As Feb. 16 approaches, some people set out red lanterns and paste paper cuttings on their windows in preparation of the Chinese New Year. The year of the dog, 2018 promises to bring those born this year both emotional wellbeing and financial wealth, though anyone can secure a prosperous year by starting off on the right foot.
The Chinese New Year begins with a three-day celebration filled with food, family gatherings and fireworks. Foods such as fish and tofu ensure surplus and fortune, while fireworks are launched to scare away the monsters of the past year. Families that live far apart gather together at this time.
“My favorite way is to celebrate Chinese New Year with my whole family, like we did in the past,” Emory Chinese Student Association (ECSA) member William Ding (21C) said. “To be honest, the most important part for me is not all these traditional practices. It’s the opportunity to meet all the family members including grandma, grandpa, uncles, and aunts at the same time.”
Though far from the boisterous streets of China, Emory prepares for the new year, too, as Chinese student organizations present authentic festivities during the upcoming week. These events aim to introduce students to the holiday as well as unite Chinese students who are far from their families.
Celebrations are set to commence Feb. 14, with ECSA bringing together several of the Chinese clubs on campus, including Emory Chinese Theater Club (ECTC) and the Asian Student Organization (ASO), to pop up during Wonderful Wednesday for a flash mob Chinese dance. ECSA will also be handing out new year celebration snacks as well as other traditional Chinese snacks.
“It’s a great time to just get excited and let people know about the upcoming week,” ECTC Co-President Wenzhu Pan (19B) said. “It’s also a great time for people who don’t celebrate to learn about the holiday.”
On Feb 15, ECSA will host its third Culture Night from 6 p.m. to 7 p.m. in the Modern Language Building in room 201. Native Chinese students will be presenting and sharing their cultural insights on entertainment media in China, as well as Chinese new year, and how it is celebrated both traditionally and in modern times, all over a meal of authentic Chinese cooking.
“It’s a good time for people to learn about Chinese culture from a first hand source,” ECSA Vice President Skye Tao (19C) said. “It’s also a great opportunity to let Chinese students talk about their real experiences.”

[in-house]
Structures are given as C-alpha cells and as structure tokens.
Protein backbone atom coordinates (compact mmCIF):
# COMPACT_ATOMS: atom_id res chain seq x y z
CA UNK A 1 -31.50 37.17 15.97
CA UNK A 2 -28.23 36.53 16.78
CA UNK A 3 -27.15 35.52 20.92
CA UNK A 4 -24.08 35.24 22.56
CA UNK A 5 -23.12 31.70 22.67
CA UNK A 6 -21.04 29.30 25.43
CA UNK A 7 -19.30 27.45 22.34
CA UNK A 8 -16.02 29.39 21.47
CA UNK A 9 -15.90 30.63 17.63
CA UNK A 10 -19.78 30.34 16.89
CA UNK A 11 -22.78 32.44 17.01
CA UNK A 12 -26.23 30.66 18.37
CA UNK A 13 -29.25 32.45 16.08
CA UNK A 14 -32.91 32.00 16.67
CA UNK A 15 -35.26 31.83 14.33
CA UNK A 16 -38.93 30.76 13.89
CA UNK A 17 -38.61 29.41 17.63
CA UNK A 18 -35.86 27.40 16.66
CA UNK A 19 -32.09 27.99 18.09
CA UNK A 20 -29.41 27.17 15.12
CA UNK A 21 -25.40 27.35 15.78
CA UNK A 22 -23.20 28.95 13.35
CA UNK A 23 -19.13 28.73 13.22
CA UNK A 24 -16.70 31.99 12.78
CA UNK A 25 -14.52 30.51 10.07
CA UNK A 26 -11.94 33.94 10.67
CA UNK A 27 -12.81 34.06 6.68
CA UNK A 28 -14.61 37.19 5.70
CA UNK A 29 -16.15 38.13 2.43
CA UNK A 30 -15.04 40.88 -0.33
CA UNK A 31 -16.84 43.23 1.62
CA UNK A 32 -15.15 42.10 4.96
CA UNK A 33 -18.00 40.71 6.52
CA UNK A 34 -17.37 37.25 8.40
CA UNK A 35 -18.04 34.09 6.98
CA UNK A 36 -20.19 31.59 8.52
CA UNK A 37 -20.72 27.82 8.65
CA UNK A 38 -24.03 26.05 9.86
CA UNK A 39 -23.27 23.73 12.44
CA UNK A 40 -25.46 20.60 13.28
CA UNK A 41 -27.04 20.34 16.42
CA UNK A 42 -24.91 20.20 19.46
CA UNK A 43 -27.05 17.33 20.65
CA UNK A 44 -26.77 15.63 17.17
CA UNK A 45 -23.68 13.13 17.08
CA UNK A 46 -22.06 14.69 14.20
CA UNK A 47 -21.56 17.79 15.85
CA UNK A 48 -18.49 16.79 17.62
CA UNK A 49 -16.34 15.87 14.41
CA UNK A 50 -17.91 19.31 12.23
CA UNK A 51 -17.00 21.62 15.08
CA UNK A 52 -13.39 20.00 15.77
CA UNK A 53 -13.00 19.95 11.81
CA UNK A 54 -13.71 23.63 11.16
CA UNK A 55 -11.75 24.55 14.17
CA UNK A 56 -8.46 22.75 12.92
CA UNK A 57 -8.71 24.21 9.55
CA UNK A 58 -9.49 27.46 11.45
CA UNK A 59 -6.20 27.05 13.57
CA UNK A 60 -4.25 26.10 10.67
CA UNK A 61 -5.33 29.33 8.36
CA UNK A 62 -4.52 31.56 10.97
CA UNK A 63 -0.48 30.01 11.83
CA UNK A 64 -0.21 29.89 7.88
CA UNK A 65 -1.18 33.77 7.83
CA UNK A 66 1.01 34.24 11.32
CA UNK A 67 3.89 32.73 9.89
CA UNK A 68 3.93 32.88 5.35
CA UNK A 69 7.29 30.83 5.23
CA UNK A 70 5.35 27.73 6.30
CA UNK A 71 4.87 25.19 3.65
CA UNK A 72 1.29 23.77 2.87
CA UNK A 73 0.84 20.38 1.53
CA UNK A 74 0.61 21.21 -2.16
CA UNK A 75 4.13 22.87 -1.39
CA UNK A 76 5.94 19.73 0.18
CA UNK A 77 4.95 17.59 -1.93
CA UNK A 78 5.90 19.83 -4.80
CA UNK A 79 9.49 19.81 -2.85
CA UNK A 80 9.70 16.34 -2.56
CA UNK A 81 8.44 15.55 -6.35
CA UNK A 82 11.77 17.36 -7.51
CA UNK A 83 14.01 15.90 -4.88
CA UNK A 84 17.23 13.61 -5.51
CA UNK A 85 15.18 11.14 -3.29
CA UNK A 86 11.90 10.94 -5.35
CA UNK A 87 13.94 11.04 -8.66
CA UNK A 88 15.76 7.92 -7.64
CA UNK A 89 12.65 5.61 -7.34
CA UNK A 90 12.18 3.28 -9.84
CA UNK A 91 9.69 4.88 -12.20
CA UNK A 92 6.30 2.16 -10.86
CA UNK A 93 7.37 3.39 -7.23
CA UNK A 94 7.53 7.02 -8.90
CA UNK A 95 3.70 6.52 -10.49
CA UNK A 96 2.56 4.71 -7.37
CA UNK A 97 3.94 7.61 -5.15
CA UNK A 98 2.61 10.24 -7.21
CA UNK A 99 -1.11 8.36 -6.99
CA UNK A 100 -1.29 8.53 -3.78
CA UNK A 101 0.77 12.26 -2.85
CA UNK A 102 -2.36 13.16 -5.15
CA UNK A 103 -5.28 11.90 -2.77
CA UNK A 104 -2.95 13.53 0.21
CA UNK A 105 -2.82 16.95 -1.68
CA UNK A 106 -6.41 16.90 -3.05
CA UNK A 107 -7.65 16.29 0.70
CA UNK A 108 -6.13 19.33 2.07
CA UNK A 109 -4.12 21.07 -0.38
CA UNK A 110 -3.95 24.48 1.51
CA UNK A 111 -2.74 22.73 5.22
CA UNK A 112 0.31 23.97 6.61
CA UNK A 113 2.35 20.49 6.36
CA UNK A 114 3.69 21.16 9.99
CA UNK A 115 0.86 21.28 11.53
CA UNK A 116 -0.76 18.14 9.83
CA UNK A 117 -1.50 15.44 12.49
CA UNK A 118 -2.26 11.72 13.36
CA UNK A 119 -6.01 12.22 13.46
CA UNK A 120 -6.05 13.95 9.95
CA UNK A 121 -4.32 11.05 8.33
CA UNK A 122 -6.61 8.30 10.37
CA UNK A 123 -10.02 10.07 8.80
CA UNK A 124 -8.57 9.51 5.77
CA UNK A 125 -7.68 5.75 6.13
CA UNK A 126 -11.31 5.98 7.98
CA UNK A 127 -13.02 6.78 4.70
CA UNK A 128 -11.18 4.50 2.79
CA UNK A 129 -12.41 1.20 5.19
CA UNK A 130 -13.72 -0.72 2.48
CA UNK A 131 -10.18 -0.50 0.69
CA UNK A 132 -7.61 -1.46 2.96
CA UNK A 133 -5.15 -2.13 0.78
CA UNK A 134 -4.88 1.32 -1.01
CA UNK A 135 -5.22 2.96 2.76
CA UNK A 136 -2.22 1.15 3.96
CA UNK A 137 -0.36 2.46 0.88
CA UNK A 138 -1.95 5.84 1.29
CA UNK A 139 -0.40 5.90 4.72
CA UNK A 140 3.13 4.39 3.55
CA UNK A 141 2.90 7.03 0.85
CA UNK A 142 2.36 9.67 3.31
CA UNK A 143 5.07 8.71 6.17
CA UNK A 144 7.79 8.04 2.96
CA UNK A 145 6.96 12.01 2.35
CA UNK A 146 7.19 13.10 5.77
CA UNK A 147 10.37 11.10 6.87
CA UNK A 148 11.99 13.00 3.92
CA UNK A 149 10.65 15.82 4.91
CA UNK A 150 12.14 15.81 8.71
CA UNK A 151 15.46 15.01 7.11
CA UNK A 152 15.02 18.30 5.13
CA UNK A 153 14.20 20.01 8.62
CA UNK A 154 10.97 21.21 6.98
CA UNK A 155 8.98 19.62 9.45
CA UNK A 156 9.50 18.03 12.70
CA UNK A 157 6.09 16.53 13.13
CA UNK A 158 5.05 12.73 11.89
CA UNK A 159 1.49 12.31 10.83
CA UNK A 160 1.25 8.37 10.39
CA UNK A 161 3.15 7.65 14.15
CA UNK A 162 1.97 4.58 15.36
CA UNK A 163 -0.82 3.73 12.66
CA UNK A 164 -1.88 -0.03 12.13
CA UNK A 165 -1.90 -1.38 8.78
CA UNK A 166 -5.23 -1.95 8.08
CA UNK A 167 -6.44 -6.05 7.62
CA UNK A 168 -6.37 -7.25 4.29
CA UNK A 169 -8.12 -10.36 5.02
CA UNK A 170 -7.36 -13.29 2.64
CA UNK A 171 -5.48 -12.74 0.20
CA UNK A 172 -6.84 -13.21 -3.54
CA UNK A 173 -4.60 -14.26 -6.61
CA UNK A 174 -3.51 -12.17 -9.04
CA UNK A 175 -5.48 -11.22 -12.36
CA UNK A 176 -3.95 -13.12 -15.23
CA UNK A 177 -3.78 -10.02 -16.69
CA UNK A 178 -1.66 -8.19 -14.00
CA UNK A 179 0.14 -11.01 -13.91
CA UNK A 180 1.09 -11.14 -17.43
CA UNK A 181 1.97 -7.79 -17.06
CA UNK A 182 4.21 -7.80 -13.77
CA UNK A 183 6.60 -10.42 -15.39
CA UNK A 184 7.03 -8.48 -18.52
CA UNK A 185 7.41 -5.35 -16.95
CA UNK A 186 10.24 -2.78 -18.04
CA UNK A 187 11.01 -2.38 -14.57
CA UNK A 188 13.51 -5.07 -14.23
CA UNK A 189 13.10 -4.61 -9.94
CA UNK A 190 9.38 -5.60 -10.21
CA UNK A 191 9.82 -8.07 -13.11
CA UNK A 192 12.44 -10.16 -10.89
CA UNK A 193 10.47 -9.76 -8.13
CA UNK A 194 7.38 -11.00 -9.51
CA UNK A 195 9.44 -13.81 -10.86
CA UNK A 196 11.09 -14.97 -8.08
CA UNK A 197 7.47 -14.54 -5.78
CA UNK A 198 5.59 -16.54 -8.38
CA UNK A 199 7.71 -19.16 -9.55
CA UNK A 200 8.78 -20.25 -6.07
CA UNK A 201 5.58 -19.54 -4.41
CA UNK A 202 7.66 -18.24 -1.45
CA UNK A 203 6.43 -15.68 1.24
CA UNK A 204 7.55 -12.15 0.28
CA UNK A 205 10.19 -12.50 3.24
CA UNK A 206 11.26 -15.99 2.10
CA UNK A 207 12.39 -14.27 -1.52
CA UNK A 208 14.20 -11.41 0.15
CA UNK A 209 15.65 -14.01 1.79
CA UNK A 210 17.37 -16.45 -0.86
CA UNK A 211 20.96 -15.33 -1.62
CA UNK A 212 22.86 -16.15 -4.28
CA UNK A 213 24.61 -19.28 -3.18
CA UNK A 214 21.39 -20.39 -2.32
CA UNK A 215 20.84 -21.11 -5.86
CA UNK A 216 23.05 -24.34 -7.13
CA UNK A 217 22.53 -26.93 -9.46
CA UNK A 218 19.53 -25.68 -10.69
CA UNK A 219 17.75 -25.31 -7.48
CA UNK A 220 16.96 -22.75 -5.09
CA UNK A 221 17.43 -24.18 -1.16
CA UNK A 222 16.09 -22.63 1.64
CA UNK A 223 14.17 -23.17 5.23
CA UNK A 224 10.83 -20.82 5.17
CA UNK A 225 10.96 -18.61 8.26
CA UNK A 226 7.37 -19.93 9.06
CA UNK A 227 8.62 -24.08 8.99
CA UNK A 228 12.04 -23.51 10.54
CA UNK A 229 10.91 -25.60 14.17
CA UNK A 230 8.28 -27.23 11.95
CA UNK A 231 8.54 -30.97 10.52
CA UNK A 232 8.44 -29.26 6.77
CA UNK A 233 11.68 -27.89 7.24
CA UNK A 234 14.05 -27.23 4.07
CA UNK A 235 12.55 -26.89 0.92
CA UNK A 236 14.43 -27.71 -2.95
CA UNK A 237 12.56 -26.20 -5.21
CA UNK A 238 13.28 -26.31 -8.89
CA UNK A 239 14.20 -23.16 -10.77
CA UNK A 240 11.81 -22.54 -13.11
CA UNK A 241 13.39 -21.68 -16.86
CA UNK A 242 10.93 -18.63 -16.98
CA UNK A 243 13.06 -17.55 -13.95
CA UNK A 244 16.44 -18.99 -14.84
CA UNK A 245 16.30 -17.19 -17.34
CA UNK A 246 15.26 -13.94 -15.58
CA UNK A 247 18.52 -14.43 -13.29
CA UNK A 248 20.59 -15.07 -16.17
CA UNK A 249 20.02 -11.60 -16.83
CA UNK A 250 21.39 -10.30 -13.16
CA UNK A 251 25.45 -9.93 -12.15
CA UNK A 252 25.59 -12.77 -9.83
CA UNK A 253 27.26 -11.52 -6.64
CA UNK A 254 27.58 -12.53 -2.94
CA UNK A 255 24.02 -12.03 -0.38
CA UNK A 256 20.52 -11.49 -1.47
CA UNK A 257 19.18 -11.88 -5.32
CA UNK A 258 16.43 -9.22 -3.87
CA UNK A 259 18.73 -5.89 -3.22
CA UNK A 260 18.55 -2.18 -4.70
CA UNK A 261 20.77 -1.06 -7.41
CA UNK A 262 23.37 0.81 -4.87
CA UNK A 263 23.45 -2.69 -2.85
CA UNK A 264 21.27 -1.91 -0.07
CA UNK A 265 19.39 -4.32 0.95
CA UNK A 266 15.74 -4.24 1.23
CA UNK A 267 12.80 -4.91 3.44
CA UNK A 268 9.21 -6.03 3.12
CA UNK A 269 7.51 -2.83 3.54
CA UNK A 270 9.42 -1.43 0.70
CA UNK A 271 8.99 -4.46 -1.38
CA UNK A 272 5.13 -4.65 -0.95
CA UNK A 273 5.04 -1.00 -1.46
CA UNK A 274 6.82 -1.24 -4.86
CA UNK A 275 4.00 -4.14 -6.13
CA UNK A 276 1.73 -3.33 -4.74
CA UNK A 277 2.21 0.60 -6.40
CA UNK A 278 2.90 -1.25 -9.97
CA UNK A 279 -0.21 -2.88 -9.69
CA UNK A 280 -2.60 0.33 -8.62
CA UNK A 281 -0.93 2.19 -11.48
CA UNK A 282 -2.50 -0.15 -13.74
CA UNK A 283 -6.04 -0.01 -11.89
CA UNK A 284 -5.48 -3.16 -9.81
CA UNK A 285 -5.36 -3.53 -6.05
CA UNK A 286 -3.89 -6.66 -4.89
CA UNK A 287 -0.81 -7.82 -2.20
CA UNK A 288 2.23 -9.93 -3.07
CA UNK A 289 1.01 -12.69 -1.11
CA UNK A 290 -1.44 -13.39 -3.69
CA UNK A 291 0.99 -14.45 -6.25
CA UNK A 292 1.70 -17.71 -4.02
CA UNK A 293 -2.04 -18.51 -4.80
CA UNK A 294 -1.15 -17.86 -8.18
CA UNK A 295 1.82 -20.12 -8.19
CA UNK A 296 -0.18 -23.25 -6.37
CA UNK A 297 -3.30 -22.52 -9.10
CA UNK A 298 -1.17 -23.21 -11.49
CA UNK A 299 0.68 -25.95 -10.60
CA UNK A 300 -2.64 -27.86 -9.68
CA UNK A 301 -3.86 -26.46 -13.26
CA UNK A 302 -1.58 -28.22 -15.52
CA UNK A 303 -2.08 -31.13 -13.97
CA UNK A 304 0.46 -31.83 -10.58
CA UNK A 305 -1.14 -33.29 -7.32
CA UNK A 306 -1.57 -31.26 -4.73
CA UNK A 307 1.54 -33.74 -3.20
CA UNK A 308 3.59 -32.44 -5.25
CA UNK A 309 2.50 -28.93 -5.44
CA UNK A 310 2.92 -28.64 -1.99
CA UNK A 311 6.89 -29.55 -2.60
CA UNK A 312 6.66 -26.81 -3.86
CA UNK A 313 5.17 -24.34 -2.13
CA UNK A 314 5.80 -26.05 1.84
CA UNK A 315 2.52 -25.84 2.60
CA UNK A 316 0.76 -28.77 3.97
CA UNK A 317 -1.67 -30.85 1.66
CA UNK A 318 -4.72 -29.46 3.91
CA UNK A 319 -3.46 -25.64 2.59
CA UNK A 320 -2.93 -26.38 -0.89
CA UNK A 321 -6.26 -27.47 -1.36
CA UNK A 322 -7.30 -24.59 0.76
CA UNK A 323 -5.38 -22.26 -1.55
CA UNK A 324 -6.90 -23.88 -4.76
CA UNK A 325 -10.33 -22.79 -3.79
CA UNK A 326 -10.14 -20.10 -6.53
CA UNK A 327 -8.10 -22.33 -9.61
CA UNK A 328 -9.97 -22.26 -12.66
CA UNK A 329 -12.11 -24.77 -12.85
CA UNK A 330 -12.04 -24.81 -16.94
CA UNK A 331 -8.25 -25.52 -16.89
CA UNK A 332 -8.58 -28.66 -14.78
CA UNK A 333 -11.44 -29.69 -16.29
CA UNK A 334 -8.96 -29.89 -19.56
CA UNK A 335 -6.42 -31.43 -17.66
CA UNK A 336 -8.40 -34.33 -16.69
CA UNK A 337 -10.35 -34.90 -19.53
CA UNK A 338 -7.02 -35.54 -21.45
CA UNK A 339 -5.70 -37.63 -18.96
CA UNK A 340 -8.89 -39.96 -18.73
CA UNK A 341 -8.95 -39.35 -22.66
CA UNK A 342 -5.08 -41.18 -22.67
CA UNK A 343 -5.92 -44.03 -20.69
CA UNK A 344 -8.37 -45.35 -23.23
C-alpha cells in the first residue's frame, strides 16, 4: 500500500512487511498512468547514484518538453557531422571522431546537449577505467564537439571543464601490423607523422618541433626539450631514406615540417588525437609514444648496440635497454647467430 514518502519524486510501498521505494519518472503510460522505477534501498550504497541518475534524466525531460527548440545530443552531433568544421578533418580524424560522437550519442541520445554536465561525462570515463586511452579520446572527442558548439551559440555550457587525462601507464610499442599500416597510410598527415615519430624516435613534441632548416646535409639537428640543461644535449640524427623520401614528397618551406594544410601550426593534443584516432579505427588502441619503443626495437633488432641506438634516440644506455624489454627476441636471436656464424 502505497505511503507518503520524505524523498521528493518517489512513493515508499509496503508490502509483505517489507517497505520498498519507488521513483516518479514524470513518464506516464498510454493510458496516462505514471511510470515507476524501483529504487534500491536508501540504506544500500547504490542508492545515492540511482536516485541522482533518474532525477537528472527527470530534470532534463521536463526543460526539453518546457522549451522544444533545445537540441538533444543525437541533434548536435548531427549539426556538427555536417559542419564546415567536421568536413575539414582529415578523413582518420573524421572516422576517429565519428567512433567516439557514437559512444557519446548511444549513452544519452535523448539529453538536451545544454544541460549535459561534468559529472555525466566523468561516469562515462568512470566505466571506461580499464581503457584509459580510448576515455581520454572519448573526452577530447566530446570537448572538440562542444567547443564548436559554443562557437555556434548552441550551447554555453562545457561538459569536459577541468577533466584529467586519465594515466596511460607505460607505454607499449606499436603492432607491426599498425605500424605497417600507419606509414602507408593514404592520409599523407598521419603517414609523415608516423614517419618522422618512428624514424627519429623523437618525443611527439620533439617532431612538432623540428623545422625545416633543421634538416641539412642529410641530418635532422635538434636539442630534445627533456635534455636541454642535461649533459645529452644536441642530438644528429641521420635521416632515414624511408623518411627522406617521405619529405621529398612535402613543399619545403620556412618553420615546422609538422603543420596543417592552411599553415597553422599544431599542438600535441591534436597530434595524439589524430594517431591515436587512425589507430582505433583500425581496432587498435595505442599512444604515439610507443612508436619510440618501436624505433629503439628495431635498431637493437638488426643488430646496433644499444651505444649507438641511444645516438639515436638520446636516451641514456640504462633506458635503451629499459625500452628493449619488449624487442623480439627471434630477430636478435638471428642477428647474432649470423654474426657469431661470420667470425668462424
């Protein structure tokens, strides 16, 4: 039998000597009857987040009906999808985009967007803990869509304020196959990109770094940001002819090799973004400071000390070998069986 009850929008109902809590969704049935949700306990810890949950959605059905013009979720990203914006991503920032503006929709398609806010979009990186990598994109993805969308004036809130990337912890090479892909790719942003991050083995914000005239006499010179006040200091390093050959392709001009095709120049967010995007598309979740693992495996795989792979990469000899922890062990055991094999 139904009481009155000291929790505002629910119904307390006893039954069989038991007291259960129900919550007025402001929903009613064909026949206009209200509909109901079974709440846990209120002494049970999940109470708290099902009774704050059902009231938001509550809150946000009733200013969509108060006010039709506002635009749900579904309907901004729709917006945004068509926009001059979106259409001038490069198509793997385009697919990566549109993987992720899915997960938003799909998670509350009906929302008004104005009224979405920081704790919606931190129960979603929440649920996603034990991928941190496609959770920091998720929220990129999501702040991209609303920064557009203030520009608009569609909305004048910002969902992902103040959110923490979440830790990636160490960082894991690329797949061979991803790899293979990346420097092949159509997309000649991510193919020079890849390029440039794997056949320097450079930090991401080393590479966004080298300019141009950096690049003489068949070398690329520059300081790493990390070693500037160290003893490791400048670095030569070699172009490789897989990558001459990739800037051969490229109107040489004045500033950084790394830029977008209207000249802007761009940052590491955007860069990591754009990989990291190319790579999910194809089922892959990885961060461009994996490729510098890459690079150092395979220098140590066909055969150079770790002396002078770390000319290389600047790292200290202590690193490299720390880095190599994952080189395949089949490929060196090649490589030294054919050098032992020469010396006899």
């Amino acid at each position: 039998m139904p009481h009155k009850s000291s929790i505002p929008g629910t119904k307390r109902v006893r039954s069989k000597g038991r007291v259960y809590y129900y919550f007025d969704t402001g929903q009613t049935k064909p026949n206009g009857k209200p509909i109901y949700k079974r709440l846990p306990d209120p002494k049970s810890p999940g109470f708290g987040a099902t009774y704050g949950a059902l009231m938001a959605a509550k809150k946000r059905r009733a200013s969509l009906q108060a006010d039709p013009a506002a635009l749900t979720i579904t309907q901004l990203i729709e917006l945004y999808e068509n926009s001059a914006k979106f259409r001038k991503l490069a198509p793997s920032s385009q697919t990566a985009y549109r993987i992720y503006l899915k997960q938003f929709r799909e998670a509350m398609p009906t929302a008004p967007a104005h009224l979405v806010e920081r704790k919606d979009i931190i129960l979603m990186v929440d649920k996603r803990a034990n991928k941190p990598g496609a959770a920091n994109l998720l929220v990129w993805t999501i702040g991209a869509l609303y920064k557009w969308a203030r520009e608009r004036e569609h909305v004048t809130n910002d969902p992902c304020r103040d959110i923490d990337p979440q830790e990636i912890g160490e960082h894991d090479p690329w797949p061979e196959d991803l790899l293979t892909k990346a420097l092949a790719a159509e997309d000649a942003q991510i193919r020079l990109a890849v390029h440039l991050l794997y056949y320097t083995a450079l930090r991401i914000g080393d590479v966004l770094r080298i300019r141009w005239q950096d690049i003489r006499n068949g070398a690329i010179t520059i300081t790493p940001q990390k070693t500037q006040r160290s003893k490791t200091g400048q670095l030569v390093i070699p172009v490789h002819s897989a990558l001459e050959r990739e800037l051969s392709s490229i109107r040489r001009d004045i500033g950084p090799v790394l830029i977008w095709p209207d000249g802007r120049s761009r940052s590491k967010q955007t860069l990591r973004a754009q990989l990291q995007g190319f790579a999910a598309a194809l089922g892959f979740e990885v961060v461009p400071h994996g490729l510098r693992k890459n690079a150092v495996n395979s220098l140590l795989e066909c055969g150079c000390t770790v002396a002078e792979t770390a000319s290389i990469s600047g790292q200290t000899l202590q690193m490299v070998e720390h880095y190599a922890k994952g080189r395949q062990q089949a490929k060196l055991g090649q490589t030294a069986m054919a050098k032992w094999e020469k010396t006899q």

For music lovers, the University’s Vega String Quartet will perform a variety of Chinese contemporary and traditional folk songs in celebration of the new year at noon on Feb. 16 at the Michael C. Carlos Museum. The free program will feature pieces by Zhou Long, a Pulitzer Prize-winning composer known for combining traditional Chinese music with Western influences, and Tan Dun, famous for his contemporary works in Chinese blockbusters as well as his composition for the 2008 Beijing Olympics.
The following evening, ECSA will host a Mini Carnival from 5 p.m. to 9 p.m. on the James W. Wagner Quadrangle. For those looking to celebrate a traditional new year or score some free food, the carnival will offer a variety of outdoor games, from sumo to ring toss, with chances to win prizes including Asian snacks such as boba tea, takoyaki — a ball-shaped flour snack filled with savory flavors — and taiyaki, a fish-shaped cake.
ECSA will host their anticipated annual signature event, the Lunar Banquet, from 6:30 p.m. to 9:30 p.m. on Feb. 17 in Cox Ballroom. The night promises authentic Chinese foods such as egg rolls, fried sesame seed balls and wontons, with student performances from traditional Chinese dances to martial arts, as well as raffle prizes, including a chance to win NBA tickets. Tickets to attend cost $5 on Eventbrite and $7 at the door. For students new to Chinese New Year, the banquet will be an opportunity to get a taste of Chinese culture, while for those who have celebrated all their lives, the event will be a place to practice traditions despite being far from home.
“I can’t eat dinner with my family this year,” Ding said. “But ECSA provides me with a close-knit community that is like my second home. So even though I can’t spend time with my family to eat, I still have my second family with me here. ”
No Chinese New Year is complete without a Spring Festival Gala, an event filled with singing, performances, monologues and comedy. Though also held locally, most people nowadays prefer to watch Beijing’s CCTV New Year’s Gala.
“I like just watching the … gala on TV while chatting with friends and maybe [FaceTiming] families,” Chinese Undergraduate Student Organization (CUSO) Vice President Lillian Pang (20C) said. “During this time everyone can get together to eat, drink and share thoughts about the past and the coming year.”
To round out celebrations, CUSO, the Korean Undergraduate Student Association (KUSA) and ASO will co-host their own Moonlight Gala in Cox Ballroom on Feb 25. Doors will open at 5:30 p.m., and the night will be filled with games, performances and refreshments.
Though far from China, student organizations put on a variety of events to celebrate the new lunar year. For students who have celebrated Chinese New Year for as long as they can remember and for students just looking for an opportunity to relax and try something new during midterm season, the University is brimming with opportunities to learn about culture, practice traditions and, of course, eat.